Creature of the Week #5: The Olm

What, you didn’t catch the last fourteen creatures of the week? They were stealthy, ninja-like creatures, beneath the reckoning of the lugubrious internet.

…Okay, I was finishing Lance of Earth and Sky, in addition to work and blah blah blah blah, so there was a bit of a creature pileup. But it’s back, and better than ever! Thank you to those (surprisingly many of you) who emailed or messaged asking when the next one would be. <3

This week’s creature was chosen by the World of Andovar! You wanted it, you got it! The race was a close one, but “Something from Down Below the Earth” edged out “Something from the Sky” by two votes. So, this week, meet the mighty Olm!

As you can see, a photograph of the olm (Proteus anguinus), a blind cave-dwelling amphibian from southeastern Europe, could easily be mistaken for a sighting of Falcor, the dragon from the Never-Ending Story (the film anyway; if you haven’t read the book, you really should, it’s wonderful!). In Slovenia, when flash flooding from rains would fill the caves and wash helpless olms (also appropriately called “white salamanders”) to the surface, people thought that they were baby dragons.

Olms are troglobites: they live exclusively underground and have adapted to completely dark environments, in the olm’s case to the point of getting rid of eyes entirely. Most troglobites are spiders, fish, and insects; in addition to being unusual as an amphibian troglobite, the olm is an unusual amphibian in that it is exclusively aquatic. With its pink external gills and stubby almost useless legs (it has only ten toes on its entire body; six in front, four in back), it spends its entire life in underground pools (making it also a stygobite, a sub-class of troglobite that is aquatic).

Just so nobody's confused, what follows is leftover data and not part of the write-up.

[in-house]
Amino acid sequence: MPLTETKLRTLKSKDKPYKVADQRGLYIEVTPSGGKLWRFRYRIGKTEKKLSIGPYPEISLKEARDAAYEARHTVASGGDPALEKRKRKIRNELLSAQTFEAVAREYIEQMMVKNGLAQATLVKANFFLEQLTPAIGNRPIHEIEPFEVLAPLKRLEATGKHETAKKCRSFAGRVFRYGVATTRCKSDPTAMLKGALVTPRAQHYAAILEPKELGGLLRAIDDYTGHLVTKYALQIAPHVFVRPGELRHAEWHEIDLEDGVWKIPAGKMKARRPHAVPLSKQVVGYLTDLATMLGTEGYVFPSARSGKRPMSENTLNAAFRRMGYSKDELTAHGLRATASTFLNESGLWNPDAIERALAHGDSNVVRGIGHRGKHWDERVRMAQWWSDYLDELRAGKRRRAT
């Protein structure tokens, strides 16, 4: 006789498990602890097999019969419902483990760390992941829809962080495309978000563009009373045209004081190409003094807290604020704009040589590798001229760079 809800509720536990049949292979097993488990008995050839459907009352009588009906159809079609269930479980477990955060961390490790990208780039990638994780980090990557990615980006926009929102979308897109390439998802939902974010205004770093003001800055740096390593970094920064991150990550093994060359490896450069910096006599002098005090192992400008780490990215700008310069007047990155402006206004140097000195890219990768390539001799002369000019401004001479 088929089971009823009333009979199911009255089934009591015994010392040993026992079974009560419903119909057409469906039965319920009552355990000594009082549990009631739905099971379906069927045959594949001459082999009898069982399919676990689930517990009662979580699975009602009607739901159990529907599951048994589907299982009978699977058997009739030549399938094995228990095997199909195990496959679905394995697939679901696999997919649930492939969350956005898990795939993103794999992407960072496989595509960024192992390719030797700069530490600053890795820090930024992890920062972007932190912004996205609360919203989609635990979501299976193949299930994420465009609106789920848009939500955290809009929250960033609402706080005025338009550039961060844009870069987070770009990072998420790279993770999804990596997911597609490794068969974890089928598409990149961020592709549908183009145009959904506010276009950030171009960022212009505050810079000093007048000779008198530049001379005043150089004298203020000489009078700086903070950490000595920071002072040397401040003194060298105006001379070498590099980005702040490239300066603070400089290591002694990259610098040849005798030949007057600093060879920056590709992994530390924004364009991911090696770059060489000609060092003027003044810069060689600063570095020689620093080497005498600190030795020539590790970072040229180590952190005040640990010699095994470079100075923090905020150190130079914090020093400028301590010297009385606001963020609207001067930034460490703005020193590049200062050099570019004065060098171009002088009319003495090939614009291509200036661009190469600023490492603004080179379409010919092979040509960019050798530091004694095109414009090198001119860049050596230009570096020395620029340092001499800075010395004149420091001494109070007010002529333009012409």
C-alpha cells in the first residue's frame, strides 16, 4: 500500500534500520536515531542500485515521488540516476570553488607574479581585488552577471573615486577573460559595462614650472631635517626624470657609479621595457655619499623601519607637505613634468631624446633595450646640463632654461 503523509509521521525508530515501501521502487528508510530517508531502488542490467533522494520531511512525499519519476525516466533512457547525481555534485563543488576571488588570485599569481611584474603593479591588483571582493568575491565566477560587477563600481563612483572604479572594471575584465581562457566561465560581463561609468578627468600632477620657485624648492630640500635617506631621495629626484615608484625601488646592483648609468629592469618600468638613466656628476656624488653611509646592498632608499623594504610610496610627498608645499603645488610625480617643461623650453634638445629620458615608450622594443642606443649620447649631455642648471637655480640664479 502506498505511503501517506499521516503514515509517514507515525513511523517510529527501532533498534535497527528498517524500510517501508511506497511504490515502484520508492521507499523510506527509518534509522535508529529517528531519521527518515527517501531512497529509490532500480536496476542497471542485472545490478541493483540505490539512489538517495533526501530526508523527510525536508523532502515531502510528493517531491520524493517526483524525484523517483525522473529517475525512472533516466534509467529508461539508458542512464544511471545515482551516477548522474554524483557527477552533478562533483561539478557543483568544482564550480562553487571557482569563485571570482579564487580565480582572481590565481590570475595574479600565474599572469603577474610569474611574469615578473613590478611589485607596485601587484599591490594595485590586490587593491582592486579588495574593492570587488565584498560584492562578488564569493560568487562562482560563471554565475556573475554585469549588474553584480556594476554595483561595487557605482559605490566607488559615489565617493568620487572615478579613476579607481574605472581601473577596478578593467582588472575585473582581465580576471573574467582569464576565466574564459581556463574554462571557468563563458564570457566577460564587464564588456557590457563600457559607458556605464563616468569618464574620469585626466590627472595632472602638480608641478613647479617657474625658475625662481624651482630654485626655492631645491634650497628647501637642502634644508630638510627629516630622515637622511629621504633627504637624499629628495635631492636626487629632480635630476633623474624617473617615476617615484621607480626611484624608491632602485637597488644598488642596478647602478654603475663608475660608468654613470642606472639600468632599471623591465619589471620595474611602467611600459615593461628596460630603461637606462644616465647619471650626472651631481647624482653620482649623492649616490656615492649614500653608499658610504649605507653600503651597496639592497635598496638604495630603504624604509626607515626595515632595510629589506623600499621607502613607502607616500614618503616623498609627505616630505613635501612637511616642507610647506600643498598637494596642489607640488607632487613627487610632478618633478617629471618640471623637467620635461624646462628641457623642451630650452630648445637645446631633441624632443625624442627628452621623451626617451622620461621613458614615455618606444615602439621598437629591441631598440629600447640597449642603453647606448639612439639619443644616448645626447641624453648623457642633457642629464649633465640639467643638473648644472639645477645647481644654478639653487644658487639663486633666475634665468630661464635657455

The study of cave biology in western culture is relatively recent, but still fast-growing, and, like creatures that live in the deep sea, valuable in that it broadens our standards for the environmental conditions that can sustain life. The phenomenal pressure and coldness of the deep sea was for centuries thought to be empty and sterile, but chemosynthetic life and ecosystems thrive around hot vents in the earth’s crust. Similarly, one of the most recent expansions to our ‘standard’ for habitable environments comes from chemosynthetic cave life. In Romania, not far from the olm’s habitat, there is a cave called Pe┼čtera Movile (“Movile Cave”), discovered in 1986, containing life that has been separated from the rest of the earth for the last 5.5million years — an underground Galapagos! And because there was CO2 and hydrogen sulfide, but almost no oxygen, the life there — all 48 species of it — is chemosynthetic.

The discovery of chemosynthetic life, and species that exist and thrive in environments we mammals can’t imagine, has fueled speculation that there may well be life within our solar system, beneath the ice of Europa or, most recently making the news, in recently-discovered flowing liquid saltwater on Mars.

One of my favorite fictional explorations of this expanding-boundary expression of biology is Michael Swanwick’s “Slow Life”, which, because it was nominated for (and later won) the Hugo in 2002, you can read on Analog’s website (or in his superb collection The Dog Said Bow-Wow. Looking at the olm, ghostly subterranean dragon, it isn’t hard to imagine that life can be stranger than our wildest alien expectations.